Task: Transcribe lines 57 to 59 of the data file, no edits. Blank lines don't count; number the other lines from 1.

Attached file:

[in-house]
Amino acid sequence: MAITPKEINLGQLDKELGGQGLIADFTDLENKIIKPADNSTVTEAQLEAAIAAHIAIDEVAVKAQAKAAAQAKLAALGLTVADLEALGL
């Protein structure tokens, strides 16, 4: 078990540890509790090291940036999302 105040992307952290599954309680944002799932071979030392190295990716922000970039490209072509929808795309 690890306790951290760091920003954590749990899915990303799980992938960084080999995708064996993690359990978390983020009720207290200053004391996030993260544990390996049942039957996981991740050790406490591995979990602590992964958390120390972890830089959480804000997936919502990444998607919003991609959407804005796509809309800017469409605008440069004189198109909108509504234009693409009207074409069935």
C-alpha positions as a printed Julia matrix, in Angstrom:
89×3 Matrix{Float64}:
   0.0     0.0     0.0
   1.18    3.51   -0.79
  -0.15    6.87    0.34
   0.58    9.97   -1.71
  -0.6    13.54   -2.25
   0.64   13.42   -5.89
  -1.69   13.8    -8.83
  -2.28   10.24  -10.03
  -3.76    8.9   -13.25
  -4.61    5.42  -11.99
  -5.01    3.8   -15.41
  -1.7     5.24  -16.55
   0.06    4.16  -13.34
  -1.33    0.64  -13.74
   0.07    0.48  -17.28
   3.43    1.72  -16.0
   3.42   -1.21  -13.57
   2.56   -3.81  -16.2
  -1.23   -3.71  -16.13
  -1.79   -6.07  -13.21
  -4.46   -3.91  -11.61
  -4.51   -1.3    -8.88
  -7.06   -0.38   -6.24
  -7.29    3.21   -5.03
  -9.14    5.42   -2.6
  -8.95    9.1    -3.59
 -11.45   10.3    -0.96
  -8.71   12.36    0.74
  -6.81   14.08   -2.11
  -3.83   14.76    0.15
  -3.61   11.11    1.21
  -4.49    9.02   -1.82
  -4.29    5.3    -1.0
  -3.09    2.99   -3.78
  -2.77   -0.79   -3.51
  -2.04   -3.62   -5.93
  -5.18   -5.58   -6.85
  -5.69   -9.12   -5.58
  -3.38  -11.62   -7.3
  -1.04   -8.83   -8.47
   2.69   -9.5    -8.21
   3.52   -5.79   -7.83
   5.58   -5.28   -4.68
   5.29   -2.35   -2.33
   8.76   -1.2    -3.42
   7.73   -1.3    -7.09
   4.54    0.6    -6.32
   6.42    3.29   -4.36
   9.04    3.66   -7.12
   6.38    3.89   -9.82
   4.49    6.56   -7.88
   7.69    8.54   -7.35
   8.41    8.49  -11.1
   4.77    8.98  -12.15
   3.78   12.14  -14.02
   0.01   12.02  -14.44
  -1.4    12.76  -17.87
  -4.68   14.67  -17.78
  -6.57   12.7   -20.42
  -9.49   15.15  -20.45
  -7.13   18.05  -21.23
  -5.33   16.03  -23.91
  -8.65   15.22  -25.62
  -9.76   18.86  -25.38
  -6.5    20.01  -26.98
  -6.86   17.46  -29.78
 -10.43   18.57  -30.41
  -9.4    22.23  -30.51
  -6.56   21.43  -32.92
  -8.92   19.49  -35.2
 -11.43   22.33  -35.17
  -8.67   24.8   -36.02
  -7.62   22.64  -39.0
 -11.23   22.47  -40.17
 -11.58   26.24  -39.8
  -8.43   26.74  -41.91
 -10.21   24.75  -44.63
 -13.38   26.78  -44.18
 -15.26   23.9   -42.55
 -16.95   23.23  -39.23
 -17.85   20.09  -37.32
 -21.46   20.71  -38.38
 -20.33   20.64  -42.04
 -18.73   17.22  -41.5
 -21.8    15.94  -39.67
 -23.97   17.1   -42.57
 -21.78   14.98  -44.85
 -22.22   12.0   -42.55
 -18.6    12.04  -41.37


   7.69    8.54   -7.35
   8.41    8.49  -11.1
   4.77    8.98  -12.15